Cyrus the Younger hired Xenophon and ten thousand others to make himself king. They won the Battle of Cunaxa which would have made Cyrus king, had he not been killed in the battle. Gallic warriors often served as the staple mercenary for many ancient armies- from Bythinia in the East to Carthage in the south to the cavalry of Rome- though the latter were often employed as regular soldiers and were granted citizenship after serving twenty-five years under the Eagles. The Varangian Guard of the Byzantine Emperors were originally composed of Scandinavian mercenaries, one of which was later known as Harald Hardråde- the King of Norway who died at Stamford Bridge trying to become King of England as well. All of these are examples of mercenaries fighting honorably under the terms of service.



Mercenaries hit their high point during the fifteenth, sixteenth, and seventeenth centuries. They were found in virtually every European army. Irish mercenaries- the Wild Geese- were famous in French and Spanish armies for their willingness and ability to fight. Some even became officers and commanders in those armies, and settled in their employer's domains upon retirement.. The French commander at Sedan during the Franco-Prussian war-MacMahon- was a descendant of such. Some mercenaries even had bitter rivalries among themselves- notably the Swiss pikemen versus the German Landsknechte. They were in widespread use, and many organized under guilds or unions. Sometimes, as at the Battle of Bailen in 1808, mercenaries of the same guild ended up fighting one another, as the Red Swiss of the French Army traded shots with the Blue Swiss of the Spanish Army.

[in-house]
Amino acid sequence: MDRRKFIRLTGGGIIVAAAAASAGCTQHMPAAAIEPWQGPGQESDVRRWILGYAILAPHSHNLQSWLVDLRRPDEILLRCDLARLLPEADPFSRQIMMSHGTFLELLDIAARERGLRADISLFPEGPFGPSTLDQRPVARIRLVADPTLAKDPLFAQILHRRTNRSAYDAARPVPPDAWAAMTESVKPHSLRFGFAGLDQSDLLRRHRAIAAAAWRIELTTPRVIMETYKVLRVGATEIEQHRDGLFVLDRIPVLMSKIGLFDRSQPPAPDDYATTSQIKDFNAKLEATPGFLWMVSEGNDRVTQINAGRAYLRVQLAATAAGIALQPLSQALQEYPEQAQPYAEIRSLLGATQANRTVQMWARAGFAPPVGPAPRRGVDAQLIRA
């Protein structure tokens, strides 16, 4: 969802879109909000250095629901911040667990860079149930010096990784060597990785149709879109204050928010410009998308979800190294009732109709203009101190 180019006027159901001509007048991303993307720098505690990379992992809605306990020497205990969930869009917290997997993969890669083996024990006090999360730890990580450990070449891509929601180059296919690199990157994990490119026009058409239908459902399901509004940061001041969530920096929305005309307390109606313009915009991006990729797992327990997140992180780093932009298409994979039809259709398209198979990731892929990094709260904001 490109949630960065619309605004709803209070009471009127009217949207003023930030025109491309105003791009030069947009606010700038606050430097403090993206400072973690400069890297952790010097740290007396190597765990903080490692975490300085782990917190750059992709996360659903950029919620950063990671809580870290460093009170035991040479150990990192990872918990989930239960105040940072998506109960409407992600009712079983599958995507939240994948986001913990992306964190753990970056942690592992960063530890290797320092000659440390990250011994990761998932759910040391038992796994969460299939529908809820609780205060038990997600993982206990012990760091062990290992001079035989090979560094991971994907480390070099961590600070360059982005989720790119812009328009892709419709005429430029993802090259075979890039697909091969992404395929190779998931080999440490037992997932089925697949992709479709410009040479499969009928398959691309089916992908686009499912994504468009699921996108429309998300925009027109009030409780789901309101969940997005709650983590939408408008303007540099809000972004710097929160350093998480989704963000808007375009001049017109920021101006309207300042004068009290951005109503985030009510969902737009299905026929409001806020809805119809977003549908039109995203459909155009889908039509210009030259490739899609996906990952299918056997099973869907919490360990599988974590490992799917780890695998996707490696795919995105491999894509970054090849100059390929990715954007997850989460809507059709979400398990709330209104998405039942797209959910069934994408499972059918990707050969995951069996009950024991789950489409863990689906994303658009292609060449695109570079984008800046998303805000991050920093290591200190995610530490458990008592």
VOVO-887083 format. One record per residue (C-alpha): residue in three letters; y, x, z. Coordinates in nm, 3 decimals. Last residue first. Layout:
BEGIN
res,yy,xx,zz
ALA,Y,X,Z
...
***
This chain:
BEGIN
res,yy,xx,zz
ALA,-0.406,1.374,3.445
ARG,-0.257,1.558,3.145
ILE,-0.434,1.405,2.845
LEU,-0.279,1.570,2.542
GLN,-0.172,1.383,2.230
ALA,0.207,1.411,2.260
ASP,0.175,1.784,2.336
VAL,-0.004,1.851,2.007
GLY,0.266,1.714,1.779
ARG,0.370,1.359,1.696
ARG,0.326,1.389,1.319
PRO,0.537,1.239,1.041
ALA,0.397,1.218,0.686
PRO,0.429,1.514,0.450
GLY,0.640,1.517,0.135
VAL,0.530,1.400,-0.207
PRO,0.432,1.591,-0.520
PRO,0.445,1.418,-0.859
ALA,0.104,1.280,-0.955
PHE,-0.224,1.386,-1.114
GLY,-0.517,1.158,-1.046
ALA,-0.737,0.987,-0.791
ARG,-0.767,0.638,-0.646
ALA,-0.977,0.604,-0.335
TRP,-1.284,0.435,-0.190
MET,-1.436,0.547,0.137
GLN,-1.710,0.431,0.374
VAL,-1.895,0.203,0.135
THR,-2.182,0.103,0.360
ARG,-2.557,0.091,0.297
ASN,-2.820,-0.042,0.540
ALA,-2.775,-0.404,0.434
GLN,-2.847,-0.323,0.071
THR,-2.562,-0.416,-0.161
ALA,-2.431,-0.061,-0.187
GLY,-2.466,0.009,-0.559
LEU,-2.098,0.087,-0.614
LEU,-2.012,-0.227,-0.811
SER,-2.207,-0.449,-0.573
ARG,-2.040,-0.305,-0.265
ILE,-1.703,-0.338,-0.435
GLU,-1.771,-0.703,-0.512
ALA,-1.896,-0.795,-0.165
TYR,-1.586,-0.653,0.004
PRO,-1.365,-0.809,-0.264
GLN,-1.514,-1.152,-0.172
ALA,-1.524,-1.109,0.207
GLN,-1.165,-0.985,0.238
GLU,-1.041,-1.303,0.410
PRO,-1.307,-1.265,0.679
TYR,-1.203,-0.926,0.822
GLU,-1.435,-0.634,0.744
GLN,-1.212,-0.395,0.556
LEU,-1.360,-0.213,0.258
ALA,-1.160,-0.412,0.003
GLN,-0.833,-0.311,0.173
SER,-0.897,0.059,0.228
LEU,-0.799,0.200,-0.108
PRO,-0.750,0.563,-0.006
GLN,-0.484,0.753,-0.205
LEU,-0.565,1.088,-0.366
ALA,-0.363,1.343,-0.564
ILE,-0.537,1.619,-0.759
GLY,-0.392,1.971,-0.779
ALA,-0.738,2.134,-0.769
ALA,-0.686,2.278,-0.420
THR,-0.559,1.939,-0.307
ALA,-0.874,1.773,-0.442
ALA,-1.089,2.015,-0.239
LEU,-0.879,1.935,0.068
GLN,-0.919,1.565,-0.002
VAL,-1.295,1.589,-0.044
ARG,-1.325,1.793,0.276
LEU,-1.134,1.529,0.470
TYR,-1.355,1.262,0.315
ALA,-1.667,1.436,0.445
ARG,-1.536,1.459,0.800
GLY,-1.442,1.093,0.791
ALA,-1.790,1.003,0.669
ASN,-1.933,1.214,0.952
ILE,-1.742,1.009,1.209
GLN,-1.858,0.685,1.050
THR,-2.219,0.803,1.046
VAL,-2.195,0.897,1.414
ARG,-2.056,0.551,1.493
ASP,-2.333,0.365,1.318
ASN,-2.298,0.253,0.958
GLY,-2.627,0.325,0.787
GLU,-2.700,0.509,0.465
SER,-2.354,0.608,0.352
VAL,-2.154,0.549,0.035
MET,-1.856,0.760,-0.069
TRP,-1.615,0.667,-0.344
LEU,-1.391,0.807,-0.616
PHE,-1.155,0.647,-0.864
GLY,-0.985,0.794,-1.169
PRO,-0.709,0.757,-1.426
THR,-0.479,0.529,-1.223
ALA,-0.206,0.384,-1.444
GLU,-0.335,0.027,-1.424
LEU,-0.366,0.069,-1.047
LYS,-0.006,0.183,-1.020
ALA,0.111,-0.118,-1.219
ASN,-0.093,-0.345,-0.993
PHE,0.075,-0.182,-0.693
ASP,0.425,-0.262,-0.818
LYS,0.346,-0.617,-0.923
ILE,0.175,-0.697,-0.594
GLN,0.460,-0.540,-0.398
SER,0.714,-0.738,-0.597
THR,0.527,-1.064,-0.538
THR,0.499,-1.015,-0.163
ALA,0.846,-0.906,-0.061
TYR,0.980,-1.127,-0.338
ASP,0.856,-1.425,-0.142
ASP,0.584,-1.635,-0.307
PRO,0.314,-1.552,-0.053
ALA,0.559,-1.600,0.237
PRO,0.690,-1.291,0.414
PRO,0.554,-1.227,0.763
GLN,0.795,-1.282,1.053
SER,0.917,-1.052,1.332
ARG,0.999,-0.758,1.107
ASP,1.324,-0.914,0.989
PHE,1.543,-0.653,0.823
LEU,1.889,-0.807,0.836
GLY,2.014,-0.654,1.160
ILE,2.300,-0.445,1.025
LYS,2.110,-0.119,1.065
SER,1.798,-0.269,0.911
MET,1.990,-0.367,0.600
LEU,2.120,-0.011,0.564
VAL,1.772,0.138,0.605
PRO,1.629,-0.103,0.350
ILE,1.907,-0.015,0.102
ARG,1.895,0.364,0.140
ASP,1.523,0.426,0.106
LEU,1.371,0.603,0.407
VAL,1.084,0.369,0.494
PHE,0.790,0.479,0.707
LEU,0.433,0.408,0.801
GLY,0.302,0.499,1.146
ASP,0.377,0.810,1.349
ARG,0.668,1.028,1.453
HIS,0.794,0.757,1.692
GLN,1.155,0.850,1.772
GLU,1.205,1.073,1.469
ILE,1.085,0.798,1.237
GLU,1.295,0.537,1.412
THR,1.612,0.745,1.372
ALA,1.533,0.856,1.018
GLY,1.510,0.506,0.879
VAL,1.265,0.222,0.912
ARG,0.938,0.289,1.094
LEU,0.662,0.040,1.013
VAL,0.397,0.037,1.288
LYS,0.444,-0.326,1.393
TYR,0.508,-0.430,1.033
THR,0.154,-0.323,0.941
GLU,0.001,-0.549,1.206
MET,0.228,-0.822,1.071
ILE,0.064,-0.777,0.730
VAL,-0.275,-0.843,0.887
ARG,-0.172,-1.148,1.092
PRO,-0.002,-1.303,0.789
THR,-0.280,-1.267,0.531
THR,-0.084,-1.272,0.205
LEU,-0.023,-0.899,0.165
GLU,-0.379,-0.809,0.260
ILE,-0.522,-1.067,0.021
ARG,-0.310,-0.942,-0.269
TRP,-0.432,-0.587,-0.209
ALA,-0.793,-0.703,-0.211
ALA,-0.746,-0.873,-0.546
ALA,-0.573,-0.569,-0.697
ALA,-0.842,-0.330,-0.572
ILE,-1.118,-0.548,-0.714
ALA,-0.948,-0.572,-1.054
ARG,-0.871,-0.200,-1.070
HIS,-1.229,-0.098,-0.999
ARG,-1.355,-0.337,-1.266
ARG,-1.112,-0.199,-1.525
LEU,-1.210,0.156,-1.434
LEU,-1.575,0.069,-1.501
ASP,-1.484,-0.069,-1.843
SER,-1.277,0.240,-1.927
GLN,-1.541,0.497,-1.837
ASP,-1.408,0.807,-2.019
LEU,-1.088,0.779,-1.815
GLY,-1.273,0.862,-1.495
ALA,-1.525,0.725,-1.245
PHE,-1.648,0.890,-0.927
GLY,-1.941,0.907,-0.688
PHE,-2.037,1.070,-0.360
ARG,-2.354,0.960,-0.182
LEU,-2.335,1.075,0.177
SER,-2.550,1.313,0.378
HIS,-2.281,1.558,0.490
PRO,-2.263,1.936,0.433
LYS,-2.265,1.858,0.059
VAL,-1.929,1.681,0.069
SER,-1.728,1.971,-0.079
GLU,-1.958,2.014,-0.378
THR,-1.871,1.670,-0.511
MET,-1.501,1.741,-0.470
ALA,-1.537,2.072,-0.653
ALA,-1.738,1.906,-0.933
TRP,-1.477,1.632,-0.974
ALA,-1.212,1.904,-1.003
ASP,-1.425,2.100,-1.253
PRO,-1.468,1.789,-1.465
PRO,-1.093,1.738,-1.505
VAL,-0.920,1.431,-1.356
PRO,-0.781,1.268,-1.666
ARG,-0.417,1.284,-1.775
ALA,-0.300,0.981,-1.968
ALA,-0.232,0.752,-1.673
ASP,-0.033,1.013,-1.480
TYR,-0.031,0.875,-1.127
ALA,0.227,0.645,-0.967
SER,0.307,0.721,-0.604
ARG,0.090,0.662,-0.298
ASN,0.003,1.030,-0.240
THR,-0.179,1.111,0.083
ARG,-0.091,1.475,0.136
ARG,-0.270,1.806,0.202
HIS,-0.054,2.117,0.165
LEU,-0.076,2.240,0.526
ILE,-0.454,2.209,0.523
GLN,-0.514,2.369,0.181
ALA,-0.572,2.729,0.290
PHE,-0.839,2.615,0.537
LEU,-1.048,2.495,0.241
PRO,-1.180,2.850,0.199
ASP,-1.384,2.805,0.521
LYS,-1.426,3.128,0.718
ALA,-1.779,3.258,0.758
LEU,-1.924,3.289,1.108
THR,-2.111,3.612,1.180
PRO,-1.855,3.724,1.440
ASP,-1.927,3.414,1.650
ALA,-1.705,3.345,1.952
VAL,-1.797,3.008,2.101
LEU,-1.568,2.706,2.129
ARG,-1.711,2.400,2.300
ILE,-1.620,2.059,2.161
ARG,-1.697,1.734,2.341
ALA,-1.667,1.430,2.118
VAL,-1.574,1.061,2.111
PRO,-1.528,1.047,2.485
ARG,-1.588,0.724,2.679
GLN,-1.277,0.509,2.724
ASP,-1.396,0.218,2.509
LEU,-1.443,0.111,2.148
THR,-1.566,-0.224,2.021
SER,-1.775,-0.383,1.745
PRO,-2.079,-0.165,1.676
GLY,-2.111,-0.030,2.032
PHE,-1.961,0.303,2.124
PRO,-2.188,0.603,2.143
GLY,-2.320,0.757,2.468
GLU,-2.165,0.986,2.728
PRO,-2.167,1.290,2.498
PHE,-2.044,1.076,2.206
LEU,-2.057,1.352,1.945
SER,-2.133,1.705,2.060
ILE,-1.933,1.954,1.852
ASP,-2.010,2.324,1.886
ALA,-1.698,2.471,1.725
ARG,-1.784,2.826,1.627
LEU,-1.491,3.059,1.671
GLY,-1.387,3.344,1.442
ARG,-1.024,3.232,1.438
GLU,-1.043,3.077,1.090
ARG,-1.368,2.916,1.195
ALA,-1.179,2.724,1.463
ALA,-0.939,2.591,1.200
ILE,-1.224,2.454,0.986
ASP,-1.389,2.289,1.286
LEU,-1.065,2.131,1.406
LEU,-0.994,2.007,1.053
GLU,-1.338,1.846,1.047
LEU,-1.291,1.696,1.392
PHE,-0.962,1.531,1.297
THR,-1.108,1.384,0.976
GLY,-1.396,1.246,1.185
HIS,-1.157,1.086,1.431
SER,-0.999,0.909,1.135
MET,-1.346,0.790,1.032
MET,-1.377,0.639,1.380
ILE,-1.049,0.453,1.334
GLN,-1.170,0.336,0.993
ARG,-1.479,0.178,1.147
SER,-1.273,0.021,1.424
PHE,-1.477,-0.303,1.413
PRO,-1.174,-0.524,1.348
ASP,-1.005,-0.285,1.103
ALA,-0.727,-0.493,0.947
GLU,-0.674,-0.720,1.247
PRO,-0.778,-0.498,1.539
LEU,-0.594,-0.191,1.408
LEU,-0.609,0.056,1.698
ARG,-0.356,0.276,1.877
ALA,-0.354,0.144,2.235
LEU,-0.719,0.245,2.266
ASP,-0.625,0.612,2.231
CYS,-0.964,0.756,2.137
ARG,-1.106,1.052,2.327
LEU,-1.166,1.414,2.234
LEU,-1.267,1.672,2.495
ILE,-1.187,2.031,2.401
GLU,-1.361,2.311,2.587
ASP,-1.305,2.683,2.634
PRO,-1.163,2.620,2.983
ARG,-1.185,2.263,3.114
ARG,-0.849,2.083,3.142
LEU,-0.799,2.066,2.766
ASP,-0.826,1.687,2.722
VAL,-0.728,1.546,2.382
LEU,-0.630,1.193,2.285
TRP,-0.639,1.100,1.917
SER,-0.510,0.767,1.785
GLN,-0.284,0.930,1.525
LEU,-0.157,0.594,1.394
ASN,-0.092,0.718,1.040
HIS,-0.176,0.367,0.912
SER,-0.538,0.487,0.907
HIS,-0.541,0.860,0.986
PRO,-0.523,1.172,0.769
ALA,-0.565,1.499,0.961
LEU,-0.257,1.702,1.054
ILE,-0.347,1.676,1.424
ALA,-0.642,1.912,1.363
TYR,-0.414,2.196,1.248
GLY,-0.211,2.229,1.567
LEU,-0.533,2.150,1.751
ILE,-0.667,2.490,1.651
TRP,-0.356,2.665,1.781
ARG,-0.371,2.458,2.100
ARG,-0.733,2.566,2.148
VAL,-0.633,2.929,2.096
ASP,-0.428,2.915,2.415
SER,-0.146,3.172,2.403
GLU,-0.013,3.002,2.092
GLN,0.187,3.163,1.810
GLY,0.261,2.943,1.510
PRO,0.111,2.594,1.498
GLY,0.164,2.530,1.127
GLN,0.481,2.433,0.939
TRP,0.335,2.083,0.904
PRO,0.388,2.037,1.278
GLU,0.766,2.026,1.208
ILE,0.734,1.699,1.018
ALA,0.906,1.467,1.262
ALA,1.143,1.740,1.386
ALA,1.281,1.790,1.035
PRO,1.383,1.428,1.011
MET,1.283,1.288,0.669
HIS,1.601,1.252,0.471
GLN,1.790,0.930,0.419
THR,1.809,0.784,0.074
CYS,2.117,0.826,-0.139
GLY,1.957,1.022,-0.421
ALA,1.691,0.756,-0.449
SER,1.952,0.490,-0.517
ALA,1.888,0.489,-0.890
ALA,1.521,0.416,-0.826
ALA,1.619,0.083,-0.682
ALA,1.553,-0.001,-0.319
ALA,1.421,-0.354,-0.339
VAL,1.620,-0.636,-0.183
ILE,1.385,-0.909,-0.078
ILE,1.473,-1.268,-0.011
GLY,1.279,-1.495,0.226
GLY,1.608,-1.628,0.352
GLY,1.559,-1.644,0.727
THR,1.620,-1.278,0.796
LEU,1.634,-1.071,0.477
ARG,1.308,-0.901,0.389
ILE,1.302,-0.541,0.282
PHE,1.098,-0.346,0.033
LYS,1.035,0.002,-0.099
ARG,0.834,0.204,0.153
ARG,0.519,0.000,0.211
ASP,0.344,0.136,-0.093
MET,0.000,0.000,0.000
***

Since then the use of mercenaries has tapered gradually off as military-grade weaponry became easier to use and cheaper to produce, and the standing armies of nations becoming more and more professional in their own right. But mercenaries have yet to completely die out. They still exist today. The most famous mercenaries in the world today are the Swiss Guard, pikemen hired to serve as the Pope's bodyguard, and the only armed men allowed inside the Vatican. Others, like those hired by the late Muammar Khaddafi in his attempt to remain in power, are not as respectable.

Our virtual world reflects these professional warriors by allowing the recruiting of mercenaries into one's army. Any Family Member outside a city may check the local area for mercenaries looking to be hired . Simply select the Family member, click on the Mercenary Button (under the Build Fort/Watchtower button) and see which sell-swords are for hire in that province. They will be displayed on a bar with quantity of units and chevrons, if any. Simply left click on those you wish to hire then OK. Simple!

Mercenaries vary in frequency and also by region. Some, like the Barbarian Mercenaries, are available over all of Western and Eastern Europe- and parts of Anatolia. Others, like the elusive and powerful Mercenary War Elephants, are limited to a single province or two and show up once in a blue moon. The others fall in between.

There are two caveats concerning sell-swords of which you should be aware. The first concerns replacing losses. Mercenaries cannot be reconstituted by retraining. They may gain improved benefits through retraining at armories and foundries, or gain bonuses from temples and the like, but the only way to rebuild their strength is to merge with another mercenary unit of the same type, an action which may cost the elite unit some of its hard-earned chevrons.

The second, obviously, is price. Mercenaries will, on average, cost much more than comparable faction units to recruit. Barbarian Mercenaries cost almost double the rate of the Dacian, Gallic, or Briton warband- eight hundred denarii versus four hundred twenty. But in return, the Barbarian mercenaries are available now, whereas the player must wait at least one turn to recruit his own warband. One general with a sack of gold and a rich recruitment pool can build an army within a season- versus the penny-pincher who will build slowly and cheaply, yet may lose his province because he does not have his forces available on time.

You can view the details of Rome:Total War's mercenaries on this page.